Designers need to stop chasing trends and start making sense.
Designers and agencies love to send off the old year by writing, reading or sharing presentations on the hottest trends for the upcoming year. It has become a bit of a end-of-the-year ritual, so I want to share why I don’t believe trend reports — reading them and writing them — are worthwhile. Worse; if taken too seriously, they can lead down a road where Design (capital D!) stops being about value and relevance, but gimmickry.
You will meet a tall and dark stranger…
Determining the trends of the next year is like reading tea leaves. It’s pretending to speculate about what might matter soon, but it’s always based on what the authors already know about the now. The results are hit-and-miss — if you look for trend reports of past 10 years, you can check their track record yourself. The trends they do get right don’t exactly come out of nowhere, but have been going on for a considerable time. It’s confirmation bias in full effect.
Invariably, they completely miss the big, seismic shifts that change the playing field forever. If at the end of 2006 somebody had predicted the rapid and almost complete collapse of Nokia’s and Blackberry’s marketshare and the effective end of Adobe Flash within a few years, they would have been ridiculed. In January 2007, Steve Jobs presents the first iPhone. Oops.
Trends don’t create value
Trend reports present technology as a gimmick, but miss the big things that completely change the game. These things happen when somebody decides to create an entire new market for themselves, and all the competition can do is to scramble to get a tiny share of it. This doesn’t happen by doubling down on a gimmick. The core of their product is creating amazing value for it’s users.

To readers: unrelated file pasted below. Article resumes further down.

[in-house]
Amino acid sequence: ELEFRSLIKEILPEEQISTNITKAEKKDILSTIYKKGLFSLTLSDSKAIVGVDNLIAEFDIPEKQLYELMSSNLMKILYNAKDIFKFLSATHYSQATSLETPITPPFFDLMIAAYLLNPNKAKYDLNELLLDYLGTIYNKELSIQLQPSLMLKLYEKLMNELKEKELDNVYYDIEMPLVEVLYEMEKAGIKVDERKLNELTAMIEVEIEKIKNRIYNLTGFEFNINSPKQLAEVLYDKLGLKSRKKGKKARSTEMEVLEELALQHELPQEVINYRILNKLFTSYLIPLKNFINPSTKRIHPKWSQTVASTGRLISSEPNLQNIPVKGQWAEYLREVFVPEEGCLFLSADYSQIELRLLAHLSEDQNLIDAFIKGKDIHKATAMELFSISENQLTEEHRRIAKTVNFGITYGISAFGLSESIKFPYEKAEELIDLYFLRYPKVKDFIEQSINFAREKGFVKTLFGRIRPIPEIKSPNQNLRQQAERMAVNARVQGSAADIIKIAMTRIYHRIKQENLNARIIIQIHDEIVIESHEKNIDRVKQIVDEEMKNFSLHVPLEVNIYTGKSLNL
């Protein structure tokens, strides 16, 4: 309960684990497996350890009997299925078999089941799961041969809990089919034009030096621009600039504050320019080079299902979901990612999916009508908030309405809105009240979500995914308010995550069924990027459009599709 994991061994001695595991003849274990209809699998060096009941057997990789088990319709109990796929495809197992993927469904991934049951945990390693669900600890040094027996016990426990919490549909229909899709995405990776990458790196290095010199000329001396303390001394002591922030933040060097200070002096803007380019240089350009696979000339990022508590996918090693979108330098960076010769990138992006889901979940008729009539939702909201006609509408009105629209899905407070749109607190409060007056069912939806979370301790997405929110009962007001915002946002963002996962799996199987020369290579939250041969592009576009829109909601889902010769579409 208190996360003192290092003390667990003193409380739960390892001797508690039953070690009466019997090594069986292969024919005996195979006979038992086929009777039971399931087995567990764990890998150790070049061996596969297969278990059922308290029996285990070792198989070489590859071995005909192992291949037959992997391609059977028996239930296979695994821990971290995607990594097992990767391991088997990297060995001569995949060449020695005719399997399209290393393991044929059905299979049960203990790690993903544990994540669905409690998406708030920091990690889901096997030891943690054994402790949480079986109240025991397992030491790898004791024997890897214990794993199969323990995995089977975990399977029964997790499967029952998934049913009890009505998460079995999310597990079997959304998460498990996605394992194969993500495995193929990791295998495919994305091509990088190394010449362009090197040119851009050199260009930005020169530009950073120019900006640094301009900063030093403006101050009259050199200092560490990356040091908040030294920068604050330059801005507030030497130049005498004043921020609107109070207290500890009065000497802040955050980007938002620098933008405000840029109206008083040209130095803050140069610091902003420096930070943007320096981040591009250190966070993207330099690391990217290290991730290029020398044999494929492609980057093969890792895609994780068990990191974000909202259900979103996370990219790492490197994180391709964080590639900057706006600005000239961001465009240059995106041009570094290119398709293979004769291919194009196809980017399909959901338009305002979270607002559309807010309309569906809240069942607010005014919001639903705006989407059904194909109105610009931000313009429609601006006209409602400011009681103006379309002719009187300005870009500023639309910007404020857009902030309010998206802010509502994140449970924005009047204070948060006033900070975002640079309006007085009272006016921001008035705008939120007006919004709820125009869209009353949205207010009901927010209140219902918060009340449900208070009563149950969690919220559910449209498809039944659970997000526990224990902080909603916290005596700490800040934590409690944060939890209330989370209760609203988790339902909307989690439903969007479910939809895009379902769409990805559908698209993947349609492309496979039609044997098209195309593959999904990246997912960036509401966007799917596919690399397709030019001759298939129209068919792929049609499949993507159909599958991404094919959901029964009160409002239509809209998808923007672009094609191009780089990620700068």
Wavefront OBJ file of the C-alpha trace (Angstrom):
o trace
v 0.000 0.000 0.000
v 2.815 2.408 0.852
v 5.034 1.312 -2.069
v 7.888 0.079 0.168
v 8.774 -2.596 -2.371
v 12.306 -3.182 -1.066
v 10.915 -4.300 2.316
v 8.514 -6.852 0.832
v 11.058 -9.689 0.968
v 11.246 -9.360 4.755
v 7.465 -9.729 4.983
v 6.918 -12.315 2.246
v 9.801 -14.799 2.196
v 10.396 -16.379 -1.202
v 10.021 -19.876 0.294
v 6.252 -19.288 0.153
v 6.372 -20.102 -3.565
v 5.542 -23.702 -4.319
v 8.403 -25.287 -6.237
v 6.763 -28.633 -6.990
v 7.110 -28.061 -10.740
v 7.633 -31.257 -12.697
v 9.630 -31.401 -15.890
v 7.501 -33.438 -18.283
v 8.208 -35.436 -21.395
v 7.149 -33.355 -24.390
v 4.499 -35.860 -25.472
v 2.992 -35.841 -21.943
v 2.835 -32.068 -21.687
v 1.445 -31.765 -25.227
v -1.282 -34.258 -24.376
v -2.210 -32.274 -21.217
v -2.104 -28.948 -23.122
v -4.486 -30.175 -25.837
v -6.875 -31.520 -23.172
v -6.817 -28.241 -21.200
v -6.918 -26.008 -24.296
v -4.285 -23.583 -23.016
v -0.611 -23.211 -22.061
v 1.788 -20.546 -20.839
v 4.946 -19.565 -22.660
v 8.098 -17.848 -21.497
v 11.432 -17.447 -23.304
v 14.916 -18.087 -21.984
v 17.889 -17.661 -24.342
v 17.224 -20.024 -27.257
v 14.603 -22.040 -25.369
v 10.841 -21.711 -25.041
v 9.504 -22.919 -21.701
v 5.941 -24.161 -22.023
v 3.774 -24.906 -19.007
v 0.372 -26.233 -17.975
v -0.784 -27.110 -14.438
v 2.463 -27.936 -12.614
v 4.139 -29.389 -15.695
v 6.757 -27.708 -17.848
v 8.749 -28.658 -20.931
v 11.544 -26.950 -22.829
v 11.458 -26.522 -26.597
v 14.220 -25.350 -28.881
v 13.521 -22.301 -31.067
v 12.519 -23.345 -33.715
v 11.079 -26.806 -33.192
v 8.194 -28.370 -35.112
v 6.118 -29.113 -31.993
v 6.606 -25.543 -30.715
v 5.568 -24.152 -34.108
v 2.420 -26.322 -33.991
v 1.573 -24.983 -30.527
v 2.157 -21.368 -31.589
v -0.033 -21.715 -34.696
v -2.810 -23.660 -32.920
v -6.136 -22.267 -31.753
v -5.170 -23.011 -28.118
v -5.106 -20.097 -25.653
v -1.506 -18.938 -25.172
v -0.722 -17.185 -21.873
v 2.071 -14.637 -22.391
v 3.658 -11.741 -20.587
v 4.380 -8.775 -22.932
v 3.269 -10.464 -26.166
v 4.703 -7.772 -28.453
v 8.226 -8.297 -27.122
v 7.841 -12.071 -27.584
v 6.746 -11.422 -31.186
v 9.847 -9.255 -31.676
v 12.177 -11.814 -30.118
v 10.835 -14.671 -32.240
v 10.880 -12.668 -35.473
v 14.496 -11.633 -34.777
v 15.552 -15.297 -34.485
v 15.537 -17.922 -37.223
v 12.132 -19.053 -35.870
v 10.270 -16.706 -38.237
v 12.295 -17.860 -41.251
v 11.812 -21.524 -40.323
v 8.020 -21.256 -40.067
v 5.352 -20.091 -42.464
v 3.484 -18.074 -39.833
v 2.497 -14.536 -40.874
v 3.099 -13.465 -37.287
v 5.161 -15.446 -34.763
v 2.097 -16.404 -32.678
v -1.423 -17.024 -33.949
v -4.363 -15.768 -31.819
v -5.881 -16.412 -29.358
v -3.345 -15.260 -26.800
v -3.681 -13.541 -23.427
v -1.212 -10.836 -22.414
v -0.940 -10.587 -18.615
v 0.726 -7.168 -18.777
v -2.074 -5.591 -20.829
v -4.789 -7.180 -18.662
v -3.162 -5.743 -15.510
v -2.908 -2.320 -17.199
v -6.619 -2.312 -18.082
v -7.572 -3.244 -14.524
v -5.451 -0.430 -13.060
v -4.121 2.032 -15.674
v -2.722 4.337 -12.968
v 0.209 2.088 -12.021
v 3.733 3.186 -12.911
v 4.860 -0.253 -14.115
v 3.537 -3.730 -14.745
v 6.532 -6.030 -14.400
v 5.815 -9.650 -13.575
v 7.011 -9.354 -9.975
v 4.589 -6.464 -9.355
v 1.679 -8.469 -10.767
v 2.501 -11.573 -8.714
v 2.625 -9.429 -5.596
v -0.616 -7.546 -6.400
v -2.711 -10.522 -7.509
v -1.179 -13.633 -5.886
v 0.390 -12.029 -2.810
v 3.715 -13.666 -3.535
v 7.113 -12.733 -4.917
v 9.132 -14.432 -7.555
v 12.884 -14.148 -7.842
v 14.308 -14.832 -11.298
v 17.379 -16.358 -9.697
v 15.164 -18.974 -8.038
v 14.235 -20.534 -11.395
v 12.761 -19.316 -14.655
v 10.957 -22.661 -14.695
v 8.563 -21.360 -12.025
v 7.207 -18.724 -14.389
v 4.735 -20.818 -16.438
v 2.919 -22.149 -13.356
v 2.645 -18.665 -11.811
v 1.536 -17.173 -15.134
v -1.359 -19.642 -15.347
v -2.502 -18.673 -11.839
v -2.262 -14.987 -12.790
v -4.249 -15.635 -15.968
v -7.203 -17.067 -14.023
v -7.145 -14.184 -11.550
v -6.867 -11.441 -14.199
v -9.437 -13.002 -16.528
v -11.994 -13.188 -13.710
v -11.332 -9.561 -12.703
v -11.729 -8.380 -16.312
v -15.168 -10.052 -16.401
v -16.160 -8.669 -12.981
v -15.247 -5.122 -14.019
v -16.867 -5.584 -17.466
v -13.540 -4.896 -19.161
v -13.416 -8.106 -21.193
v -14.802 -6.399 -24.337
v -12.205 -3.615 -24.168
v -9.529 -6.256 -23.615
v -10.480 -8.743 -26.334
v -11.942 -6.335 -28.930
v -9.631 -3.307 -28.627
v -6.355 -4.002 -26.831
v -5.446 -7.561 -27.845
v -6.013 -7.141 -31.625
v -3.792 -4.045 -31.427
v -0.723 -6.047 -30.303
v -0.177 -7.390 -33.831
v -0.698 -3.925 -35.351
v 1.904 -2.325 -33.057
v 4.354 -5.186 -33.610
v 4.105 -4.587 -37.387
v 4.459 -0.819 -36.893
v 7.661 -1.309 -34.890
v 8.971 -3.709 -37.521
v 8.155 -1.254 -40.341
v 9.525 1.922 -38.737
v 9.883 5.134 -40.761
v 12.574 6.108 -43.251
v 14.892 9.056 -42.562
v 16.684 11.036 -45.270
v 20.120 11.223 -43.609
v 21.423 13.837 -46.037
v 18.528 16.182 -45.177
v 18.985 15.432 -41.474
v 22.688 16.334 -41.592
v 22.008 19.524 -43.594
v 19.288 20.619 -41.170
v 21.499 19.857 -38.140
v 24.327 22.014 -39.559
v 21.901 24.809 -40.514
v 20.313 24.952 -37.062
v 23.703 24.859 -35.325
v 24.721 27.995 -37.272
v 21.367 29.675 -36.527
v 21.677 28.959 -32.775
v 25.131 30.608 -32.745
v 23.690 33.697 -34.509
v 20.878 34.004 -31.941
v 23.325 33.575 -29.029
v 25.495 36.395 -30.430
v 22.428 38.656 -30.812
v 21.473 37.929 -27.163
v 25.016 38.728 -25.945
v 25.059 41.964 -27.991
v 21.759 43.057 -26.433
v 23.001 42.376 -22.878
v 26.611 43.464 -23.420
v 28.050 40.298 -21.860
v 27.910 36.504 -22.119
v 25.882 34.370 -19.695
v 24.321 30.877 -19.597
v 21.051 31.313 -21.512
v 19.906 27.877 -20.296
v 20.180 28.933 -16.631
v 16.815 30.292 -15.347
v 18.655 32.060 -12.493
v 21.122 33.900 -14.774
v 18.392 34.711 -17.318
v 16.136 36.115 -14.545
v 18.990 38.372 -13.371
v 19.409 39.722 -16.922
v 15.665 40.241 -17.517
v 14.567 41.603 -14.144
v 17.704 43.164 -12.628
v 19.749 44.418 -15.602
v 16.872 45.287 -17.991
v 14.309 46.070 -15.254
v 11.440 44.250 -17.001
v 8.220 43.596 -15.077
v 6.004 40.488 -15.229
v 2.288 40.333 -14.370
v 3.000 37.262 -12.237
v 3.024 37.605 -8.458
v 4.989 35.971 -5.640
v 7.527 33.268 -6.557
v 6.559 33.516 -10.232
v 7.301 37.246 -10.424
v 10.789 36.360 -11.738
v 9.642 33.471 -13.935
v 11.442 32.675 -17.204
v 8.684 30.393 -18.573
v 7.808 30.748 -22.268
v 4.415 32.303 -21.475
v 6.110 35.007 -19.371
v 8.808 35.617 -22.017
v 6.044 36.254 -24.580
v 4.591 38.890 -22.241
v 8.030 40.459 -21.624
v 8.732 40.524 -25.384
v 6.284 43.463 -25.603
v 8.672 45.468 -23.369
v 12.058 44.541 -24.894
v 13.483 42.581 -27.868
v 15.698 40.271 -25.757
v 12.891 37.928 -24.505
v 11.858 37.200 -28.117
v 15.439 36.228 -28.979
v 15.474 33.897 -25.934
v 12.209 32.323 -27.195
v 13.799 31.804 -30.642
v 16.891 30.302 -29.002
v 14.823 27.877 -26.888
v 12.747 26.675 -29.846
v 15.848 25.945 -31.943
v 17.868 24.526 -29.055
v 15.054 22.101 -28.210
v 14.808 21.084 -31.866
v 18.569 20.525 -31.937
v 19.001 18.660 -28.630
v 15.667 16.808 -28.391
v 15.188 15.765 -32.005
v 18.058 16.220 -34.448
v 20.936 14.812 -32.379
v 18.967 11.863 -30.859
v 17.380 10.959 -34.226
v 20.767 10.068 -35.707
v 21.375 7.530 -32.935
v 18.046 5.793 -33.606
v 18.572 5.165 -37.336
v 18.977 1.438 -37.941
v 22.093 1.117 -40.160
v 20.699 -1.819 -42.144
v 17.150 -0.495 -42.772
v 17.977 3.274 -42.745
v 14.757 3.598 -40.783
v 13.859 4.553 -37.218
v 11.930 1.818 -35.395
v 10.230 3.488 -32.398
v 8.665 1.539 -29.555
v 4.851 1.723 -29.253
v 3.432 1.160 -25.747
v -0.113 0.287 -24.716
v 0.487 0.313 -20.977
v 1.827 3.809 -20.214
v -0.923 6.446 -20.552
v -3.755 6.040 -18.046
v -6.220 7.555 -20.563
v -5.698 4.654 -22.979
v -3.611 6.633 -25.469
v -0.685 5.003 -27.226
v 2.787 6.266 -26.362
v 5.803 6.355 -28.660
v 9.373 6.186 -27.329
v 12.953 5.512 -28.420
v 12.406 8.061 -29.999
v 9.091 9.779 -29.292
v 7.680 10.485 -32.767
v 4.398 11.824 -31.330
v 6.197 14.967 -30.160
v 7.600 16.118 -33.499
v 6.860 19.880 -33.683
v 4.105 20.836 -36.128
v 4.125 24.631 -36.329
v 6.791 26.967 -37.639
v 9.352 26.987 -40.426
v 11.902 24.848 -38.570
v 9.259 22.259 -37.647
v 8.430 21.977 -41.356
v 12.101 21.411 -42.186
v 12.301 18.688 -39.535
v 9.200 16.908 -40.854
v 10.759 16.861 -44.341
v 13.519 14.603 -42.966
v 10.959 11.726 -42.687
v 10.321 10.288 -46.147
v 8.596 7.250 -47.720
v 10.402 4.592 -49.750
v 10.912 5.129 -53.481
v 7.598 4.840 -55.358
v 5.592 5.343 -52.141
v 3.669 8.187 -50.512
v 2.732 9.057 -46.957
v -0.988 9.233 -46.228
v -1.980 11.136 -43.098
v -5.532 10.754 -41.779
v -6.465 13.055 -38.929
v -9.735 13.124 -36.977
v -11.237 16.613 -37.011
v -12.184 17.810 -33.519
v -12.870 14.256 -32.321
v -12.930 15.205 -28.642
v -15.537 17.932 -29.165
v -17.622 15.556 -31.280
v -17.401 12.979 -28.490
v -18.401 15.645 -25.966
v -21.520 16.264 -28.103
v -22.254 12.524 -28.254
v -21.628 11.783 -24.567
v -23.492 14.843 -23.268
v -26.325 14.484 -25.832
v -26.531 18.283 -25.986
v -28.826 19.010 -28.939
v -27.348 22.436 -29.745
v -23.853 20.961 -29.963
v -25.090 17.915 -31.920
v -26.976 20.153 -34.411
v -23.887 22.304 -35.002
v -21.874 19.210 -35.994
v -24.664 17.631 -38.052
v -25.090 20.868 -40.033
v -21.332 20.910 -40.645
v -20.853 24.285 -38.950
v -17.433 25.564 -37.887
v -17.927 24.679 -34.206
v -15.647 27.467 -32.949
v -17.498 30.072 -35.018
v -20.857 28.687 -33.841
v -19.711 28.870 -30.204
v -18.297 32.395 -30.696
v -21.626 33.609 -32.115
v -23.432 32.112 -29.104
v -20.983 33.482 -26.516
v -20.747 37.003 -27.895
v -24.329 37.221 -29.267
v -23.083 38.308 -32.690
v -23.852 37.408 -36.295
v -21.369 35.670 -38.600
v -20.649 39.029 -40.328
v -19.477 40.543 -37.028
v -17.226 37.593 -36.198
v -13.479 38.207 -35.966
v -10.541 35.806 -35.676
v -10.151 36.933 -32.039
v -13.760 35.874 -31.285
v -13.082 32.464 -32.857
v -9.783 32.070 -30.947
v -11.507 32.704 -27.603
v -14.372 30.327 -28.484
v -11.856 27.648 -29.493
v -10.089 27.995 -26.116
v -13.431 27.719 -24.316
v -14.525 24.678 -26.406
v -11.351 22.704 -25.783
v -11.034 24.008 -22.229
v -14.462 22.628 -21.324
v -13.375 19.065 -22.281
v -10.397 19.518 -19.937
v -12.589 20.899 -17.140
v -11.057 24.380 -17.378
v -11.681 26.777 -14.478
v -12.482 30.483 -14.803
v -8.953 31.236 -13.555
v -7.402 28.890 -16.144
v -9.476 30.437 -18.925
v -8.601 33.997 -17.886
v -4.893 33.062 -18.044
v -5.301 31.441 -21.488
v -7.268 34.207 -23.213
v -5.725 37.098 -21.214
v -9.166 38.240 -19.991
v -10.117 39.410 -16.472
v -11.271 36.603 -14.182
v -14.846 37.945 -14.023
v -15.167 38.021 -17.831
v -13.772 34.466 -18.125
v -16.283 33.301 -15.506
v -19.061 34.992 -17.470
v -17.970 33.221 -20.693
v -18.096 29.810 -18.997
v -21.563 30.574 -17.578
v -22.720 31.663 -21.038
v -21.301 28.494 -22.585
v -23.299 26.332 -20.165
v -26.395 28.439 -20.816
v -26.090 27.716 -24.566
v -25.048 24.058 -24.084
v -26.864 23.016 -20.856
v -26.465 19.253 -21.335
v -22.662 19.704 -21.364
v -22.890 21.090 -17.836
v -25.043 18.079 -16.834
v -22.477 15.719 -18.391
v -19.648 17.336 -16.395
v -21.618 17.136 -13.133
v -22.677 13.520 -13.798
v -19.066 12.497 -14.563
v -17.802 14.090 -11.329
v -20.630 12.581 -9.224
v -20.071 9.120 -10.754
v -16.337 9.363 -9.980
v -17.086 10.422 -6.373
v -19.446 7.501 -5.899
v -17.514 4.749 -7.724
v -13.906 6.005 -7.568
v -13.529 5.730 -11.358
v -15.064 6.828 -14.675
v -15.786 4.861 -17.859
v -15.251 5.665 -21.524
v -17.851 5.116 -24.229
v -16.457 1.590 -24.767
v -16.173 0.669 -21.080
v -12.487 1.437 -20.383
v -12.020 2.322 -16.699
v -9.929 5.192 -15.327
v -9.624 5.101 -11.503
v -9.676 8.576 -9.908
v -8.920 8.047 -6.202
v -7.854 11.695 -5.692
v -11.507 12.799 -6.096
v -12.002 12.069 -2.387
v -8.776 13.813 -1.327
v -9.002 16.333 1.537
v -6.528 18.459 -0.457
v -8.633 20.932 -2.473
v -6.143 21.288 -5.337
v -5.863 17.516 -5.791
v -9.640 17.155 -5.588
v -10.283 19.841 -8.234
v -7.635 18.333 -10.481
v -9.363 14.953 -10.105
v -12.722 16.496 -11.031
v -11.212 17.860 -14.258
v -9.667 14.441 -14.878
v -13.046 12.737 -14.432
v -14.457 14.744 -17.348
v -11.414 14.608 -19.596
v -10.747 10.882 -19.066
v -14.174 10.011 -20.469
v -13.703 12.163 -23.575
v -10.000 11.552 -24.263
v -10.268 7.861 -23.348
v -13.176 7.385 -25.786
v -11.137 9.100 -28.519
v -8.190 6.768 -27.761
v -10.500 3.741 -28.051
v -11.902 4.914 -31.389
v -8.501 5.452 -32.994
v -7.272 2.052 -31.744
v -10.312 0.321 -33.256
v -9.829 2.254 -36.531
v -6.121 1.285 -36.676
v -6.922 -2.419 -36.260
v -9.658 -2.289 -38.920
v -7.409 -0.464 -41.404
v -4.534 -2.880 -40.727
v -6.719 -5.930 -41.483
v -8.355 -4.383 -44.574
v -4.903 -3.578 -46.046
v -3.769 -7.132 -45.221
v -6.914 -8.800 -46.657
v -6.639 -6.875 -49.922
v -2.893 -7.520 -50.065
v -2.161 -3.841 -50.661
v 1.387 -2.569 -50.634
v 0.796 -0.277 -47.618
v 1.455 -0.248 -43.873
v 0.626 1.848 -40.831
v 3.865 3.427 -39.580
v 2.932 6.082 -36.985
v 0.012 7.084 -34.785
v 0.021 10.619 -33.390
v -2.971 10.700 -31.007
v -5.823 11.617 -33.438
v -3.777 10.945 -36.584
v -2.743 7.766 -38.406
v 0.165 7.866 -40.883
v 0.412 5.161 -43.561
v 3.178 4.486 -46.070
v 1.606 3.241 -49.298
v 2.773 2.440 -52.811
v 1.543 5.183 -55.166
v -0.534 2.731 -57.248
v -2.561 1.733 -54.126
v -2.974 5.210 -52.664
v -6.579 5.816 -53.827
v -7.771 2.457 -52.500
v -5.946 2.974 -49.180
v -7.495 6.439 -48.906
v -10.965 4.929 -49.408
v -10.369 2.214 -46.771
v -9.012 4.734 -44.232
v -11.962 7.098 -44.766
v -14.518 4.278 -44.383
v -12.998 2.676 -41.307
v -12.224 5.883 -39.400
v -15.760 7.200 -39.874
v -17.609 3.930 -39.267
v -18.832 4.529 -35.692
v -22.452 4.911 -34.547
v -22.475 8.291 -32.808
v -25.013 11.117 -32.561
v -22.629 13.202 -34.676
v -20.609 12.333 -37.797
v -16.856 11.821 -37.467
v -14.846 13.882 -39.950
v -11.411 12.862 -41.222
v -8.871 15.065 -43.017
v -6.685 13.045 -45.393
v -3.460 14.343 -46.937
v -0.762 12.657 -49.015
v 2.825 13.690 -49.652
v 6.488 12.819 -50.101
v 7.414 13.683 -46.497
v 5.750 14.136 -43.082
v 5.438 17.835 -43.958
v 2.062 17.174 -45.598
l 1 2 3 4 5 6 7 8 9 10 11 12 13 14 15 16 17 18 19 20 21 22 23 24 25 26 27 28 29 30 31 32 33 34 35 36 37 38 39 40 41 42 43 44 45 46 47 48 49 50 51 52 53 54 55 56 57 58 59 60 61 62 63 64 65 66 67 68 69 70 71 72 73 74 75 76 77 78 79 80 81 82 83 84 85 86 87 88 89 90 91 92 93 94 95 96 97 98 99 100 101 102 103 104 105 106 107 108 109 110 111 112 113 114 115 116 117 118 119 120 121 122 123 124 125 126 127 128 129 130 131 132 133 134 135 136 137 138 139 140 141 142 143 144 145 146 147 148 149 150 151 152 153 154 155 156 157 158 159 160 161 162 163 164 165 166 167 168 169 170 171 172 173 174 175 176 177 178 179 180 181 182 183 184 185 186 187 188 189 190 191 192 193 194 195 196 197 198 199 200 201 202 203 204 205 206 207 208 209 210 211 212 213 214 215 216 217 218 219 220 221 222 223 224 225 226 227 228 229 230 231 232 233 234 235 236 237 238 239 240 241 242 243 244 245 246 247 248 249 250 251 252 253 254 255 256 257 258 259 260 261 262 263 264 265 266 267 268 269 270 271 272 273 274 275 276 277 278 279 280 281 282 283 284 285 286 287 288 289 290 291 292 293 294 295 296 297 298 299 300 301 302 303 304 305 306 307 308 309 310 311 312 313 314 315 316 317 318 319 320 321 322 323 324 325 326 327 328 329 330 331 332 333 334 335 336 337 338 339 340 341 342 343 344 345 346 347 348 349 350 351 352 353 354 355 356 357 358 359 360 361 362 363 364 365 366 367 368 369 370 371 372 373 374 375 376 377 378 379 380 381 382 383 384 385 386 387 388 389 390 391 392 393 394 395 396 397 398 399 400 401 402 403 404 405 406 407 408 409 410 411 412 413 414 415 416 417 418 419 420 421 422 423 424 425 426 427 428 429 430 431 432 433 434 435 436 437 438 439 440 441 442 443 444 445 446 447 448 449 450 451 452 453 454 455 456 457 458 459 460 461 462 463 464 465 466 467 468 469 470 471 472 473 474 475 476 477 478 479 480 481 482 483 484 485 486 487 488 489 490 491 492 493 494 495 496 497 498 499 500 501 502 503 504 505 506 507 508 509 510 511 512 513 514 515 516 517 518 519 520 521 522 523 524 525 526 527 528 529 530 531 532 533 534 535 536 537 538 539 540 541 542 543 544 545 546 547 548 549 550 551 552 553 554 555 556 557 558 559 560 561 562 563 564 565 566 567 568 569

Everything else (touchscreens, apps, location services…) is just a means to an end. They aren’t reasons why a product will create value or not. And just like no trend report was able to predict the success of the iPhone, they will fail to predict the next seismic shift.
Chasing trends won’t save your product
So what, you might ask. They get some things wrong, some things right… what’s the big deal? Aren’t trend reports just marketing devices for agencies anyway? Yes — Trend reports are like elaborate calling cards. They show off two things: 1) “We can afford to have people sitting here to create these.” 2) “We know everything about new technology.” They are marketing, which is fine.
But how many companies have wasted time and resources by focusing too much on technology as a gimmick, trying to bolt on “gamification” or social functions to their product, while leaving the strategic question about their products unaddressed: “How can we create value for our customers?”